H2.

Political climate will be negatively related to trust.

H2a.

Trust will moderate between political climate and engagement in political behaviors.

The moderating role of affective commitment.

Organizational commitment is experienced by individual employees and is associated with a particular organization (Gohar et al., 2015). Organizational commitment is an important aspect of organizational life and has implications for the organization’s lifecycle (Meyer and Allen, 1997). Meyer and Allen’s (1991) three-dimensional commitment construct has been repeatedly tested and appears to have become the conceptualization most accepted in the literature, especially as the theory captures the main possibilities for organizational commitment. They defined affective commitment, one of the components that has received the most attention and has been studied the most extensively as “emotional attachment to, identification with and involvement in the organization” (Meyer and Allen, 1991, p. 67). Affective commitment is not a target in itself. Rather, it is a means for achieving valuable behavioral results such as continued employment, attendance and job performance (Meyer and Herscovitch, 2001).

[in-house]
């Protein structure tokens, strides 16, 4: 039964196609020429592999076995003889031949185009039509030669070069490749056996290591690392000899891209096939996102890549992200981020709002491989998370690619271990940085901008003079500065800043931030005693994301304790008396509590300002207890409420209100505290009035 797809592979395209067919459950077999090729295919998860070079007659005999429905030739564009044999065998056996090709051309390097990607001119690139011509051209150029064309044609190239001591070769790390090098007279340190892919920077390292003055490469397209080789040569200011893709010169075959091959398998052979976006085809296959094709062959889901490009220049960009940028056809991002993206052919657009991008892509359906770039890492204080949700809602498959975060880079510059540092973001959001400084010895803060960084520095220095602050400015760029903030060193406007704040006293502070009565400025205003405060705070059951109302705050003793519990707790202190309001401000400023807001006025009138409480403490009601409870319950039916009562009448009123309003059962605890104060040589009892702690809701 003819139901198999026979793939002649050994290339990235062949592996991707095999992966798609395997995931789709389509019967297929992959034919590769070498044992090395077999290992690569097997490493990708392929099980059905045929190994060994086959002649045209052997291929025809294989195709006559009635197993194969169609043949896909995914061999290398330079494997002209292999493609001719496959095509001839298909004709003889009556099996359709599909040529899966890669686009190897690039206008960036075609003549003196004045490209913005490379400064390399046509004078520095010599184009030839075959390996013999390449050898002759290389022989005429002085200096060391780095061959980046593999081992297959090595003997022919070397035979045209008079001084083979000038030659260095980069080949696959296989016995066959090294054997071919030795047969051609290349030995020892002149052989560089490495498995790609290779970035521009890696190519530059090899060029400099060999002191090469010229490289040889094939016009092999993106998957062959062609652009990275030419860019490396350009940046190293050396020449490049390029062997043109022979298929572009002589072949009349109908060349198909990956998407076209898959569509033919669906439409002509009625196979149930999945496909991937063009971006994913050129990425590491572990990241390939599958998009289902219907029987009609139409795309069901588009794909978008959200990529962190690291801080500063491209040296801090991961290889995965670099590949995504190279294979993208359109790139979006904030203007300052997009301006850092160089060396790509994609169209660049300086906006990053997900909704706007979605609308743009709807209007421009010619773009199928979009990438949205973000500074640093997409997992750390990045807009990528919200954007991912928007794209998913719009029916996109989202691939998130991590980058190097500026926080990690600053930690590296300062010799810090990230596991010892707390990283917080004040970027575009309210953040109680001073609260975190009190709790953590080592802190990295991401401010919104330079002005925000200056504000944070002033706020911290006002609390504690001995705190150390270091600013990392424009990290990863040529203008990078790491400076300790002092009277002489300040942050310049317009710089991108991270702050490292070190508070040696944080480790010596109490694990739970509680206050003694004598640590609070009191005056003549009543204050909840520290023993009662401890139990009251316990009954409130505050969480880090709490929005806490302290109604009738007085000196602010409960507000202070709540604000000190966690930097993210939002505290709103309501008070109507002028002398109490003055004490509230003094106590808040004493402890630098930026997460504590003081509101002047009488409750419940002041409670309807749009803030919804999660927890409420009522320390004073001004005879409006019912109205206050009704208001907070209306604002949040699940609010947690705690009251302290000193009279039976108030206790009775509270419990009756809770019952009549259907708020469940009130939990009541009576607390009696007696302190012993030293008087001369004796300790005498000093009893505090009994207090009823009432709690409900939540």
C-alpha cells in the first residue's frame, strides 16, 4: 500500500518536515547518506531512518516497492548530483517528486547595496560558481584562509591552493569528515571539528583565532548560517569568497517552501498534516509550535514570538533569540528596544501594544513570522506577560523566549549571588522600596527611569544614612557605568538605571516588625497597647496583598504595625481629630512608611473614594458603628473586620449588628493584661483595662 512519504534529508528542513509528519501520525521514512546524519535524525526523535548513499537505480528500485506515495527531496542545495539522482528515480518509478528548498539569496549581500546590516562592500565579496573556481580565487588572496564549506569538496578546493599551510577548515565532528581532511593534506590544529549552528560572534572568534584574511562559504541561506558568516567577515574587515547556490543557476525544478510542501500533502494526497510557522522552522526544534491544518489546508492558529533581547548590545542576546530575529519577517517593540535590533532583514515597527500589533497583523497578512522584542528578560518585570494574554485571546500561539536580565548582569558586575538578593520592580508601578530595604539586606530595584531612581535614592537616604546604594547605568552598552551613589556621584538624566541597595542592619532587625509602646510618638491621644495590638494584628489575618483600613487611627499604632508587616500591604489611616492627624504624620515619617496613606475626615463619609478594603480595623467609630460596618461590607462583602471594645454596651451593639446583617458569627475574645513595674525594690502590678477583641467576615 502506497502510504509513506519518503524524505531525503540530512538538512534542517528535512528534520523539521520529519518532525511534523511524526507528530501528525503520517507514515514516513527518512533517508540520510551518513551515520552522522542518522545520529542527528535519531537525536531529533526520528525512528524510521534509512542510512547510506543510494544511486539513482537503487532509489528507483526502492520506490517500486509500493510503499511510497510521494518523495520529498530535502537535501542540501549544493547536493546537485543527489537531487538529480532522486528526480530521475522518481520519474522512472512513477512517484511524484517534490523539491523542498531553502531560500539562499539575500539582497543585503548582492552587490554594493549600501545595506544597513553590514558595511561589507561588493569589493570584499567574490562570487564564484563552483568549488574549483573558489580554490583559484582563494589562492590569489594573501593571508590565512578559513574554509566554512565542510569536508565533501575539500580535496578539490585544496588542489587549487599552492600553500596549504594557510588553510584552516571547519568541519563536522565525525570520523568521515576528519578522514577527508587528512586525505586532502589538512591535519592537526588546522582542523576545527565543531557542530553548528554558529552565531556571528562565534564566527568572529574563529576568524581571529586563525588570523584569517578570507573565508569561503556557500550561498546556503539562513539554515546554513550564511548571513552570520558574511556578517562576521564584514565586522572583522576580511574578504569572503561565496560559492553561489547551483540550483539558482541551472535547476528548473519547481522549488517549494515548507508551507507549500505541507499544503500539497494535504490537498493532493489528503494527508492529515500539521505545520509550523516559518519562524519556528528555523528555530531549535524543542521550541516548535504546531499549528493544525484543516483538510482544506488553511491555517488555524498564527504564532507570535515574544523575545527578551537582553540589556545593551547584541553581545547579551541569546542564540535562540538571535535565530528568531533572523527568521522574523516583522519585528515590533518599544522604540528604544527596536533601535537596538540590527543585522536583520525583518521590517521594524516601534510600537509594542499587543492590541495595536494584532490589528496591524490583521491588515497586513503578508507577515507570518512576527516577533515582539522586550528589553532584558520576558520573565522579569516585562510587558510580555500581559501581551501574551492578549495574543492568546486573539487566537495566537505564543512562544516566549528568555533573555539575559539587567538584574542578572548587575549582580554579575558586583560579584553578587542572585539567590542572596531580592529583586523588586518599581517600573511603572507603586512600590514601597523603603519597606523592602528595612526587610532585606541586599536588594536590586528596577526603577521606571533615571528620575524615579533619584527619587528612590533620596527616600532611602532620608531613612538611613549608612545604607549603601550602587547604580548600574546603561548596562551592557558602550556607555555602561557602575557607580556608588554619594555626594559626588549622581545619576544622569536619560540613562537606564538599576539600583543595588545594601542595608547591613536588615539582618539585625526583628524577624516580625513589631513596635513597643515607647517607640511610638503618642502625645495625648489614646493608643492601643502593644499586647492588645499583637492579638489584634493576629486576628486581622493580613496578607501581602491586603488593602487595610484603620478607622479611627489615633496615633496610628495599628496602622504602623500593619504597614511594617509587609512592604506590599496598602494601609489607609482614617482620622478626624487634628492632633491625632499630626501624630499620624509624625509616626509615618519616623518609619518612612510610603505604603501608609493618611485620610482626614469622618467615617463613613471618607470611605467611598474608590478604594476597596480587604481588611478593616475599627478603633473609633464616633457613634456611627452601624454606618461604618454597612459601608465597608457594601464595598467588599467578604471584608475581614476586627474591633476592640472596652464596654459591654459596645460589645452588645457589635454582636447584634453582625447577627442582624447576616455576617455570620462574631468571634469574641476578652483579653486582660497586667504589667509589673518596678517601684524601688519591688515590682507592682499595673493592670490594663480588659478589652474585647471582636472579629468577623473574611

In general, the nature of an organization’s internal political atmosphere is crucial in shaping work behaviors such as organizational commitment (Vigoda, 2002). Hassan and Rohrbaugh (2012) found that reduced goal ambiguity, one of the key aspects of organizational climate, is the strongest predictor of higher affective commitment in the public sector. Some scholars maintain that a negative relationship exists between organizational politics and commitment (Kimura, 2013; Olson et al., 2014; Vigoda, 2000). The differences in research findings raise questions about the relationship between organizational commitment and political climate.

However, organizational commitment as a moderating variable has received little attention in the literature. In this study, we examined whether organizational commitment moderates the relationship between organizational political climate and employees’ engagement in political behavior. In Abubakr’s (2002) study, employees who reported a less positive perception of the work climate were found to be less committed and, as a result, reported lower levels of performance. In a political working environment, individuals who perceive exchange relationships as risky investments for the long term are therefore more likely to withdraw from the organization (Cropanzano et al., 1997). The Attribution Theory and attribution models (Kelley, 1967) focus on the various facets of the explanation-seeking process in which individuals engage when attempting to make sense of events in general, but especially when they are surprised or threatened by unexpected or negative events (Fiske and Taylor, 1991). In this political scenario, individuals will engage in political behavior to protect their status and careers, while attributing this behavior to a low level of affective commitment. Drawing on the findings reported in this section, we propose the following hypotheses: